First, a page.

Look for Ways to Improve Your Existing Platform
While this isn’t true for all medical devices, many devices in the medtech space collect data for physicians to review, either after a procedure or as part of ongoing patient care. How your company presents and makes that data available to physicians can be a huge factor in their overall satisfaction with the device. On the other hand, if your company specializes in products that don’t collect data, like joint replacement implants, you might think about how you are presenting your catalogue of products to your customers. Have you made it easy for hospitals to figure out what products they need and how to order them?
In both cases, the way you present the information matters. Your customers are busy, so convenience and ease of use are of utmost importance. At Health Connective, we’ve helped several medtech companies present their information to customers in a way that is useful, from online product catalogues to post-surgical data. Companies that recognize the need to revisit and streamline data presentation can continue to provide value for their customers because they are ultimately making it easier for their customers to engage. In our experience, medtech companies that really listen to their customers about common pain points and solicit feedback through beta tests can really improve the value of their offering.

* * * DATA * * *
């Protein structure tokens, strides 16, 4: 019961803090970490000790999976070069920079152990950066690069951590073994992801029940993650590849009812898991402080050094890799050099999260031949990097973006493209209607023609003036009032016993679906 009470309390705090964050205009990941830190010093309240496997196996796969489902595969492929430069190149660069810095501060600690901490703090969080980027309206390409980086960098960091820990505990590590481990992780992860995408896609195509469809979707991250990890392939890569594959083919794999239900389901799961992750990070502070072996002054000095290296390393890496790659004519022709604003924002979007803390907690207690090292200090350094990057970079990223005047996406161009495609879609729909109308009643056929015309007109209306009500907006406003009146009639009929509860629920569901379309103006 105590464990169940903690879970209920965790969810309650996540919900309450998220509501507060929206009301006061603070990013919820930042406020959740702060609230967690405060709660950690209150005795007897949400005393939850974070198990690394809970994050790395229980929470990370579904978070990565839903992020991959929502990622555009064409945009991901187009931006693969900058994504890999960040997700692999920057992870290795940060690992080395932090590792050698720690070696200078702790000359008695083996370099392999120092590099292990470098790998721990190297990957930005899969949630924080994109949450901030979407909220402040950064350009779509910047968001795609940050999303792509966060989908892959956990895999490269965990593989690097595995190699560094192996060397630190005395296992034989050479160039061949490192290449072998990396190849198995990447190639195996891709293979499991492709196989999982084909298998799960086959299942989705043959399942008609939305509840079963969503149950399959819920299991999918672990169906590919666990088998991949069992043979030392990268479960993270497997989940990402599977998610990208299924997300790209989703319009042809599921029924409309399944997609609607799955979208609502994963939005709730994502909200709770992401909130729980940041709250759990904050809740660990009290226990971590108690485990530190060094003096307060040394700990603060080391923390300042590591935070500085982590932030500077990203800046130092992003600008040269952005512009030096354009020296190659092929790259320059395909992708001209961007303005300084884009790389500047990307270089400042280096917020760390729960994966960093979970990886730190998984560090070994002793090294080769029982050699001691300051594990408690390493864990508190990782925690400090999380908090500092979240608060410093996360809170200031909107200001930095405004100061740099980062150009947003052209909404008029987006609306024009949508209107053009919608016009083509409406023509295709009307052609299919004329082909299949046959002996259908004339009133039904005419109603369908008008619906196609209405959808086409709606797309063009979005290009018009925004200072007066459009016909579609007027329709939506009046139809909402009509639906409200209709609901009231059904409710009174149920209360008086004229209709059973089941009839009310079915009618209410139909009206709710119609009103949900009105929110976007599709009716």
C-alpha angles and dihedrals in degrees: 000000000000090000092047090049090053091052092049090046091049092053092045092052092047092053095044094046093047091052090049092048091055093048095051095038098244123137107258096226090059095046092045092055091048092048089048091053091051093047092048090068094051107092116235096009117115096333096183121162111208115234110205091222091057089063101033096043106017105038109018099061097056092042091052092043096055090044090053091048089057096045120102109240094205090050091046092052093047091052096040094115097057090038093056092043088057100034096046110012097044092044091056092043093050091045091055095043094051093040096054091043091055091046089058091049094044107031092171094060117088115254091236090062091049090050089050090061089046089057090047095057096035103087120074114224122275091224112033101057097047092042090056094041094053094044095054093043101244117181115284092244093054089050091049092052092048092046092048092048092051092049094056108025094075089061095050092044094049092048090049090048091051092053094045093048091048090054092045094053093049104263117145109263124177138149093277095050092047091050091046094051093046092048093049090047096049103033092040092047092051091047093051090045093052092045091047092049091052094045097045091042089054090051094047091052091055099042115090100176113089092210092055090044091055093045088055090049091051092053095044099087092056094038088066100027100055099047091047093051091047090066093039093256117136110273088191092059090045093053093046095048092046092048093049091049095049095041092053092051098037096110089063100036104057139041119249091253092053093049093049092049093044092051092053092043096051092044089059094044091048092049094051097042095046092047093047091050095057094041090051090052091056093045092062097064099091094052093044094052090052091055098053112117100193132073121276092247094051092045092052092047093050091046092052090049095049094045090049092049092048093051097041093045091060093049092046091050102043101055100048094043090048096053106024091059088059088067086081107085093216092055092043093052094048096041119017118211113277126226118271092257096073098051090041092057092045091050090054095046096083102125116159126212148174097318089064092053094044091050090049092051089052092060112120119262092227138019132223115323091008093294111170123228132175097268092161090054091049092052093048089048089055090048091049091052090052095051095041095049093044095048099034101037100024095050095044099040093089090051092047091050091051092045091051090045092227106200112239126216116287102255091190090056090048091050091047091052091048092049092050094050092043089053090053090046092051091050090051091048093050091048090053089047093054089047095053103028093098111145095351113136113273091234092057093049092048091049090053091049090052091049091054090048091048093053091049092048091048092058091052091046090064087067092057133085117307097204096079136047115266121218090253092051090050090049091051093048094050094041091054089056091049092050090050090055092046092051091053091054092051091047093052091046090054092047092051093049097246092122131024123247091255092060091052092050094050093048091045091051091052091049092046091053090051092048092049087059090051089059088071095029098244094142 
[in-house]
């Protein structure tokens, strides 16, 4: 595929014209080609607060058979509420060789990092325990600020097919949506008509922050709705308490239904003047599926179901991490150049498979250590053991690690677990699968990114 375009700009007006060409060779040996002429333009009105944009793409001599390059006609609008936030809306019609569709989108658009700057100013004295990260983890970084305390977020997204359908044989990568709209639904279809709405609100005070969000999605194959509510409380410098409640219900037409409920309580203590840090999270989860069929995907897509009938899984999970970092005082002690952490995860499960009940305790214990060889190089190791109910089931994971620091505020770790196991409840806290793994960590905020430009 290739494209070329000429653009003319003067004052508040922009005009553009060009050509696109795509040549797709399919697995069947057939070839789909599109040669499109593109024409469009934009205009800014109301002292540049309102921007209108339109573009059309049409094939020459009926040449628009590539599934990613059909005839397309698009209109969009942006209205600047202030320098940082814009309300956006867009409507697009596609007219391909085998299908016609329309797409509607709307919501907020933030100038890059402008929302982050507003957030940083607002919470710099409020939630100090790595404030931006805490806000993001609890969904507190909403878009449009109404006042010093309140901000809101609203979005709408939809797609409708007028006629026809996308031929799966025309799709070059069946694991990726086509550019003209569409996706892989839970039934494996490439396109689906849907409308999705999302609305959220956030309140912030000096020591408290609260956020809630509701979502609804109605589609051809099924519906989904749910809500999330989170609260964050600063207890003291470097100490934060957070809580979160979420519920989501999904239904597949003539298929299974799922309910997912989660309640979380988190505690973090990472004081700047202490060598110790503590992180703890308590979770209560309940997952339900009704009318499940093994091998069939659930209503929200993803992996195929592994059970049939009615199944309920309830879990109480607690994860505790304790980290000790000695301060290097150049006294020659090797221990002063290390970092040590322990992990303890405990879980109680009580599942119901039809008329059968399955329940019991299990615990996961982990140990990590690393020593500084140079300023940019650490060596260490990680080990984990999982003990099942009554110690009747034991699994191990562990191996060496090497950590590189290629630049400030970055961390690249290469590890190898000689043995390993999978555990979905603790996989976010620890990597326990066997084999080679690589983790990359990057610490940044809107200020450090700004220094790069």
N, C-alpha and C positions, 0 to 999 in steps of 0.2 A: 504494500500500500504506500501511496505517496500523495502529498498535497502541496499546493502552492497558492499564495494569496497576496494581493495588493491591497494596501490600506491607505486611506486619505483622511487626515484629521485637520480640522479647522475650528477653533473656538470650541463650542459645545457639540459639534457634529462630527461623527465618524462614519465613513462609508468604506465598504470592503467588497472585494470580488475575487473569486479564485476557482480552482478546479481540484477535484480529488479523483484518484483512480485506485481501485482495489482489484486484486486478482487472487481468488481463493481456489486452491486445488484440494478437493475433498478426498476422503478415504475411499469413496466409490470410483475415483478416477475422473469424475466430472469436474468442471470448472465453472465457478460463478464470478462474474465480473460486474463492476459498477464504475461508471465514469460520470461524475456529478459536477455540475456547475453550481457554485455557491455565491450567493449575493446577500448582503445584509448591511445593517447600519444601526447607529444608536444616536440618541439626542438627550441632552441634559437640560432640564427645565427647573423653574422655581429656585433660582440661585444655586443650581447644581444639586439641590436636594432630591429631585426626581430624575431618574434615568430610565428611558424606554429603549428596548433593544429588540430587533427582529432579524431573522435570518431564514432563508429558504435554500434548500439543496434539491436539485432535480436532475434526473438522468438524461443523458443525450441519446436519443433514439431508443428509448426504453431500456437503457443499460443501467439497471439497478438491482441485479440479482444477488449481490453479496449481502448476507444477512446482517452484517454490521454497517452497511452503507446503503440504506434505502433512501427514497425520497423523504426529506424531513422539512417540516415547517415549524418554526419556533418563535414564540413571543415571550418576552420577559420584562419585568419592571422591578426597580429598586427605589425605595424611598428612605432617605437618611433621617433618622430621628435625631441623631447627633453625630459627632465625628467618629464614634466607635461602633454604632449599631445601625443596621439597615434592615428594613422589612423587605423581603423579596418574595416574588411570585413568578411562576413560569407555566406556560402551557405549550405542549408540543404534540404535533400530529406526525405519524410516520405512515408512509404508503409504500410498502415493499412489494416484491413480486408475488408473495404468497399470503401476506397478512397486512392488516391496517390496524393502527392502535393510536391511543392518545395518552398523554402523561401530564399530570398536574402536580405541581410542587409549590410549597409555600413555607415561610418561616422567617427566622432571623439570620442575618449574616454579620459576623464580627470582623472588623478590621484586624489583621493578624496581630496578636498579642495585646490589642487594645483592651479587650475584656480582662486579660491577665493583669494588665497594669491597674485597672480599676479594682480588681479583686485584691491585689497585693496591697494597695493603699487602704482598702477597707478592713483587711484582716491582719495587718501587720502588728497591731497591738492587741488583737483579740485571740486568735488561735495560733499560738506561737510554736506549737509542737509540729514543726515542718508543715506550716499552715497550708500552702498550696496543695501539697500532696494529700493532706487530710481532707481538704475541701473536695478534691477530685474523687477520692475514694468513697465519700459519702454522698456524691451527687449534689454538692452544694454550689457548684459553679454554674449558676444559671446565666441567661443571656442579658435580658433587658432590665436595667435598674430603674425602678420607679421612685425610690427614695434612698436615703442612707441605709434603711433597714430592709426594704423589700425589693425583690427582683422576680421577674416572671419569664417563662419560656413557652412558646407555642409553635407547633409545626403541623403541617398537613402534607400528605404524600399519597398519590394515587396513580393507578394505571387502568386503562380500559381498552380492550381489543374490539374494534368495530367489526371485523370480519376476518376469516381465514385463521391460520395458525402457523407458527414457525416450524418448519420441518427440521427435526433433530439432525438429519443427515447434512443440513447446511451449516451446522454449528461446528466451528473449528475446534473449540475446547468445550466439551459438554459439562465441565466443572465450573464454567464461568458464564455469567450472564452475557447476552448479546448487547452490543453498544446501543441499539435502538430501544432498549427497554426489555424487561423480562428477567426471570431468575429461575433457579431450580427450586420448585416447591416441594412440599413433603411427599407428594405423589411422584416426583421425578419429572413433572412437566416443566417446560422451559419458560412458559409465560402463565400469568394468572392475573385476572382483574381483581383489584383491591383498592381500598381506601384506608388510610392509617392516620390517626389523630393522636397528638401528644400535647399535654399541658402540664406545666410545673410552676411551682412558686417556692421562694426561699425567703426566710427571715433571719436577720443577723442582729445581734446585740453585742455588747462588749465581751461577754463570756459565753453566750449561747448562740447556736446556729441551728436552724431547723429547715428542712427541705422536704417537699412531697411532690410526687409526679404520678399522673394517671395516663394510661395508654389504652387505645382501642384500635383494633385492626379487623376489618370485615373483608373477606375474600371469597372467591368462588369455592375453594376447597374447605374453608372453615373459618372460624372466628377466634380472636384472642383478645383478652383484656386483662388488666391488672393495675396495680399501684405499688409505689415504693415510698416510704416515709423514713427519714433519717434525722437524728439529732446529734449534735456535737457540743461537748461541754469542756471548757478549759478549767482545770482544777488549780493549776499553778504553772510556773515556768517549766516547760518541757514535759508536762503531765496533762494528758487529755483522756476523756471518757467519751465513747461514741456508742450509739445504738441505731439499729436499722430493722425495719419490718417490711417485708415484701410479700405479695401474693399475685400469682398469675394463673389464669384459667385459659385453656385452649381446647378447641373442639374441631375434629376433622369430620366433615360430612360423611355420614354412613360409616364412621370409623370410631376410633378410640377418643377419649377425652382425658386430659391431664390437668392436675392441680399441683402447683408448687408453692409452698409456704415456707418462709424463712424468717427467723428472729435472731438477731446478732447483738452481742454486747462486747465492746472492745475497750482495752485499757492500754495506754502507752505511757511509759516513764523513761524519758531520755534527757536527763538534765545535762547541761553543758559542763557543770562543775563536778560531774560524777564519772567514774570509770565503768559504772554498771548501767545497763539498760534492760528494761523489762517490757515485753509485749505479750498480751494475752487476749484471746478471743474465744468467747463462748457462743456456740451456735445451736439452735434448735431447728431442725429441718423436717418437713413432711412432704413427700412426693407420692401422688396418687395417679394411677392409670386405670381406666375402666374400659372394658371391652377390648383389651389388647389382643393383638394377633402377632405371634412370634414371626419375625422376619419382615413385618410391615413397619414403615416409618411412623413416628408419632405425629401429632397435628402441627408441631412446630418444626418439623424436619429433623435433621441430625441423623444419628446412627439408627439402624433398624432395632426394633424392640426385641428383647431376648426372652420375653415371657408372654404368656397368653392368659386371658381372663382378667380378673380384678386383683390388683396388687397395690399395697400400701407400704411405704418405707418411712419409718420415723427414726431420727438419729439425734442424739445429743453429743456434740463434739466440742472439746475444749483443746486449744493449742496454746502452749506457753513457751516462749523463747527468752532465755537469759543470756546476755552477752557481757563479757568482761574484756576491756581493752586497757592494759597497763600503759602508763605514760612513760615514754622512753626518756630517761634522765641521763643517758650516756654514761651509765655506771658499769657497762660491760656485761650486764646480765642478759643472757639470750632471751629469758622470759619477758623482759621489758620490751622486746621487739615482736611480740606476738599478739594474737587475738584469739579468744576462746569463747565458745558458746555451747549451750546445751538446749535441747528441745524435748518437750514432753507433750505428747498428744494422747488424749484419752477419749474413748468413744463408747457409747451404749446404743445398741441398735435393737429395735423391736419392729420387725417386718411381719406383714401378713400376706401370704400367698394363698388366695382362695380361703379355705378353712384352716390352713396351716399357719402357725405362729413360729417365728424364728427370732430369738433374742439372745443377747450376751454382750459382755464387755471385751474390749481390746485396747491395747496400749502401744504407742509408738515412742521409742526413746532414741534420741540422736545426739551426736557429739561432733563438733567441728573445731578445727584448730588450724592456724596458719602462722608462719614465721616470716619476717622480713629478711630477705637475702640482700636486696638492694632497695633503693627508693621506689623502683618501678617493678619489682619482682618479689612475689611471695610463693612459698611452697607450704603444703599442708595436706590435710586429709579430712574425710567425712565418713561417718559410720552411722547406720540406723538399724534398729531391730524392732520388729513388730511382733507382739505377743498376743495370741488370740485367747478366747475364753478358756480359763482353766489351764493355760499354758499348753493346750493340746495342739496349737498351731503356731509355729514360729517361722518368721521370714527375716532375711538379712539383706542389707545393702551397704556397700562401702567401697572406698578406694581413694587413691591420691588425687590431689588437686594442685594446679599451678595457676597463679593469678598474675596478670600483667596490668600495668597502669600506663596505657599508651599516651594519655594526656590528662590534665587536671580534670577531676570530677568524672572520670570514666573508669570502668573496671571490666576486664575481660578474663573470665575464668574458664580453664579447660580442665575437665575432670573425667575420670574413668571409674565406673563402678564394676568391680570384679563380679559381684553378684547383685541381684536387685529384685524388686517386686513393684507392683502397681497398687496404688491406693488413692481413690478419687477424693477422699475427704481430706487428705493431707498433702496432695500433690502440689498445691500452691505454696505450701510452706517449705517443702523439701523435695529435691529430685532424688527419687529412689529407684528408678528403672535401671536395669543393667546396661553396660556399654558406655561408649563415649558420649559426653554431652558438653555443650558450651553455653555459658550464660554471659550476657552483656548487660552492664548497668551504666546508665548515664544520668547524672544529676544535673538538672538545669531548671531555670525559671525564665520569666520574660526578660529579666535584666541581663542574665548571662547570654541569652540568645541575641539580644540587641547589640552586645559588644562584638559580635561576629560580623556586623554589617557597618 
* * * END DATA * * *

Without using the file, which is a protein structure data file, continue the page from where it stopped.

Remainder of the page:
Jennifer also provided an example of how her company is improving their platform, moving from an app-based platform that had to be installed on the physician’s work computer to a web application that physicians can access from any computer or mobile device with an internet connection. This provides added value to their customers because the physicians are able to review patient data wherever they are, meaning they can spend fewer hours in their offices.
At the end of the day, the most effective way to continue providing value to your customers is to be in tune with their needs and regularly solicit their feedback. You might just find that the things your customers would value most are easier to provide than you think.
Michael spends a great deal of time with the healthcare industry both professionally and personally, which gives him the perspective of what stakeholders on either side of the care equation need.
He began coding in 2008 and subsequently shifted his attention entirely to online marketing. Michael completed his MBA in 2018, focusing on the intersection of healthcare and marketing.
Scott Zeitzer, president of Health Connective, has been in the healthcare industry for his entire adult life. After earning a masters in biomedical engineering, he sold medical devices (total hips, total knees, trauma devices, and CMF devices) to orthopedists and neurosurgeons for nearly 10 years.
In 1998, Scott started Health Connective to provide web and application development for a variety of business, eventually choosing to focus on healthcare companies.
As the marketing manager, Ashley ensures that our clients’ marketing strategies are put into action. This includes content writing, SEO, online advertising, analytics, and interfacing with the tools, systems, and team members needed to help our clients accomplish their marketing goals.